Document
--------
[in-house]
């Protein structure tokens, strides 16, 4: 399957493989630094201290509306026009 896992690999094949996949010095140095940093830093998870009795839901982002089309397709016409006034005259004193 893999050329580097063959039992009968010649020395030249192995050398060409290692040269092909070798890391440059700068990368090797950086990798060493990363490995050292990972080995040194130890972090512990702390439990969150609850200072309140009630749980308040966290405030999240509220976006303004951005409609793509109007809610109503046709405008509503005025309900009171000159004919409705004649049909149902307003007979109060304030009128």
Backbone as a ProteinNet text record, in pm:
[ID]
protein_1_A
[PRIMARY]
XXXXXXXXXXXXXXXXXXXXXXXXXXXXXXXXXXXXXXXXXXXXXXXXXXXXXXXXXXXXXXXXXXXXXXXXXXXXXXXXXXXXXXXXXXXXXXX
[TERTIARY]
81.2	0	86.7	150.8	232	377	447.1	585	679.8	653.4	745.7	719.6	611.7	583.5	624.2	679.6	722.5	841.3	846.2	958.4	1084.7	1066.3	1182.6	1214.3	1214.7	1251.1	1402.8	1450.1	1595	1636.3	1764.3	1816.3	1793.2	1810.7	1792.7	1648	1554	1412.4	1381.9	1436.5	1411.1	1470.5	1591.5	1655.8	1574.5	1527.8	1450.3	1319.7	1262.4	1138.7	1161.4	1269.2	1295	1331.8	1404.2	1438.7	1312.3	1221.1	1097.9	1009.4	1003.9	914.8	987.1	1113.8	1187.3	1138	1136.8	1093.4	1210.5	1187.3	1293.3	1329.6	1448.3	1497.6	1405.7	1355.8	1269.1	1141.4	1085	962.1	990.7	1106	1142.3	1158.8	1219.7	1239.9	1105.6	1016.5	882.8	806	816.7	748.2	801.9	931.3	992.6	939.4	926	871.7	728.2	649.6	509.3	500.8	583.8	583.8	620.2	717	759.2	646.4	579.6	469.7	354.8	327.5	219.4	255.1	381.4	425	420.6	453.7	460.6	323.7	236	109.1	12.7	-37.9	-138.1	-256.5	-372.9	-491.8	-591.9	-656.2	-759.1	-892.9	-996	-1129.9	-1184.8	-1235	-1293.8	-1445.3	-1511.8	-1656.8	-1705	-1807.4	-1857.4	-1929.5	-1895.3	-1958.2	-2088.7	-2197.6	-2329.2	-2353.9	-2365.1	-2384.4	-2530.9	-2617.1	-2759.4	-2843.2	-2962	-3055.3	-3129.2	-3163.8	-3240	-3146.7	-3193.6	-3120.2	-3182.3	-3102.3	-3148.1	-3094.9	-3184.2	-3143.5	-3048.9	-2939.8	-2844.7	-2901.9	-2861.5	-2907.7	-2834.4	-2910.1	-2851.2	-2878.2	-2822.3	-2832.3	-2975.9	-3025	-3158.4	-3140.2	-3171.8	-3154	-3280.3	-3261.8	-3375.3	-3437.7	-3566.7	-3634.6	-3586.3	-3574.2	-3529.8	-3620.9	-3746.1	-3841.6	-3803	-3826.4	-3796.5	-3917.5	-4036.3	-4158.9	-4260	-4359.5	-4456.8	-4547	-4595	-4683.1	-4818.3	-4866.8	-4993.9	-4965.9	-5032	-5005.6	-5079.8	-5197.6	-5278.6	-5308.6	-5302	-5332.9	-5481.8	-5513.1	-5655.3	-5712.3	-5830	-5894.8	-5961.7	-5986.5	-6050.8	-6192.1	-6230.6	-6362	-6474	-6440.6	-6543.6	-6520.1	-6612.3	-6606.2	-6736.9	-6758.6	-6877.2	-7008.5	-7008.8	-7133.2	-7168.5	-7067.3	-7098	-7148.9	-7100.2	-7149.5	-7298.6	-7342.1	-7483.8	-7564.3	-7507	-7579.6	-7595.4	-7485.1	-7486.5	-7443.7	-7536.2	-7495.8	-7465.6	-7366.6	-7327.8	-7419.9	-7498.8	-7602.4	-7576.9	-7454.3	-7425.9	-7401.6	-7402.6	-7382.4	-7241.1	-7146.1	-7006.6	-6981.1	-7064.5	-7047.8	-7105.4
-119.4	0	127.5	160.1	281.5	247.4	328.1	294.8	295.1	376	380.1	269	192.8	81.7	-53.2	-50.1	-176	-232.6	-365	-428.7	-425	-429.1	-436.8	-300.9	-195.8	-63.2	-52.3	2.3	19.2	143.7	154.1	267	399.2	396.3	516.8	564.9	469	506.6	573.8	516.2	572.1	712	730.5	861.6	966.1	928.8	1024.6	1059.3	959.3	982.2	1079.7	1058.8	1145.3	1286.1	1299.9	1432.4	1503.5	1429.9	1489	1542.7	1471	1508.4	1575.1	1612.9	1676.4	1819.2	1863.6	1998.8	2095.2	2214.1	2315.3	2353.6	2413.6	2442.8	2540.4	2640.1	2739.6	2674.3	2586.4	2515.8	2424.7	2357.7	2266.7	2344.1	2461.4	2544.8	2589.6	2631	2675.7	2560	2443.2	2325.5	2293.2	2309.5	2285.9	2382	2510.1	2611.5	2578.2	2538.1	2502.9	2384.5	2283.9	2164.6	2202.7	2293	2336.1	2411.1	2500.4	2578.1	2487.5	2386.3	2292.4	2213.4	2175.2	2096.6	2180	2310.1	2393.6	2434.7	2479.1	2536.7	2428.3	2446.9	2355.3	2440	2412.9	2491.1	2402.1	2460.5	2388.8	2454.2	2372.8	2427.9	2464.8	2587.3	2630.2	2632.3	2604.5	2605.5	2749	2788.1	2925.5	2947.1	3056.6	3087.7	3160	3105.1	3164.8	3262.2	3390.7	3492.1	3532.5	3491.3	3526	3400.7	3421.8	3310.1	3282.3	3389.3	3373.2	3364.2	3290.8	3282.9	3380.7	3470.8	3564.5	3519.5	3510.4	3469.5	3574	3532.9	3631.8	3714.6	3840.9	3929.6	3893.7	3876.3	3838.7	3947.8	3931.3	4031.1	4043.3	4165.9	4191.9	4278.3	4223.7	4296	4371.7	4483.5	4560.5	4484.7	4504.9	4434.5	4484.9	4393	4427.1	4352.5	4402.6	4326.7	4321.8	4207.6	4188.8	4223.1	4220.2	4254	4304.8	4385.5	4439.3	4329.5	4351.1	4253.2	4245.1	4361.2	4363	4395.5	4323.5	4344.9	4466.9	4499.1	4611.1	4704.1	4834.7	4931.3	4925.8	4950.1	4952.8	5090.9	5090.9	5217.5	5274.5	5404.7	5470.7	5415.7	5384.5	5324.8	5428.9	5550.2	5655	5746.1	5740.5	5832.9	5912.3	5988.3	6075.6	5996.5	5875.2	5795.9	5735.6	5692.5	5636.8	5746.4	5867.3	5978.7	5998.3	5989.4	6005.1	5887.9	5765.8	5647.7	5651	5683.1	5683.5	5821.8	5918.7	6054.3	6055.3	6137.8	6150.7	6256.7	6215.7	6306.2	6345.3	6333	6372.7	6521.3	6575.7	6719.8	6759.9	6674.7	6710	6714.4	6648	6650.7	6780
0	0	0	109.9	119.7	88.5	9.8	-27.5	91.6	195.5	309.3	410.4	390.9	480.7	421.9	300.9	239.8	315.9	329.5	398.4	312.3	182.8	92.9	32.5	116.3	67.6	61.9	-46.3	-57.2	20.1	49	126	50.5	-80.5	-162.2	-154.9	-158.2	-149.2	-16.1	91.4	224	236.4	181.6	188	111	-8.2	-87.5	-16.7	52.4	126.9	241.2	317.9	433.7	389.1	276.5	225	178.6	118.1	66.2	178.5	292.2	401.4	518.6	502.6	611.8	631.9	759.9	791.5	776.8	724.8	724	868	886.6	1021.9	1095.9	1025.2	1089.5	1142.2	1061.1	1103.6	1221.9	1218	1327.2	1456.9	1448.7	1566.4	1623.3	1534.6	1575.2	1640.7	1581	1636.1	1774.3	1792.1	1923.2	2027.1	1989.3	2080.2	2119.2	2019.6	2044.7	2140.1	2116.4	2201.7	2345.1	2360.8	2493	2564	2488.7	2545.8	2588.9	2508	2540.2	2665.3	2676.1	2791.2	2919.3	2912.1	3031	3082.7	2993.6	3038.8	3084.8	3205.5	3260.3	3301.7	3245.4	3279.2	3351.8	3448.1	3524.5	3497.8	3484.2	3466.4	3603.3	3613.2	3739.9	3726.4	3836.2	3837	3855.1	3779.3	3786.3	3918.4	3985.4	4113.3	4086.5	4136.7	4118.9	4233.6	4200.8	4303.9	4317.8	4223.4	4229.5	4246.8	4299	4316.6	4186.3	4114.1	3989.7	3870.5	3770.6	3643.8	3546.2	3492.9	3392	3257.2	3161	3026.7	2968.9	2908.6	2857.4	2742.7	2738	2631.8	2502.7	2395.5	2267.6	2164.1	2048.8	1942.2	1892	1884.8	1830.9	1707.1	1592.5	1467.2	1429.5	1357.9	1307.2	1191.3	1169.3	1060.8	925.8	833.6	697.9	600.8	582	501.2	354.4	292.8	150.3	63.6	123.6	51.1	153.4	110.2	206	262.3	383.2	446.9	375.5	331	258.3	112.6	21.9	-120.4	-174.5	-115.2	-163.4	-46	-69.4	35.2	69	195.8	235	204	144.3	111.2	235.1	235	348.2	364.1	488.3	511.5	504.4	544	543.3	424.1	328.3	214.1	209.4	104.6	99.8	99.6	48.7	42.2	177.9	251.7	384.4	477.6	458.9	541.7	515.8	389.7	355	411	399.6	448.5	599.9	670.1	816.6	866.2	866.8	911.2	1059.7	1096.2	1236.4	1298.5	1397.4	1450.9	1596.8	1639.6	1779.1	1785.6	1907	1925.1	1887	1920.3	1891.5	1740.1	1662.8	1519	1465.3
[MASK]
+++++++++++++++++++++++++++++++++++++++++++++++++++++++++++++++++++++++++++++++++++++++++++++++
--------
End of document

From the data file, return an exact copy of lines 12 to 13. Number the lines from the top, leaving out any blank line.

[MASK]
+++++++++++++++++++++++++++++++++++++++++++++++++++++++++++++++++++++++++++++++++++++++++++++++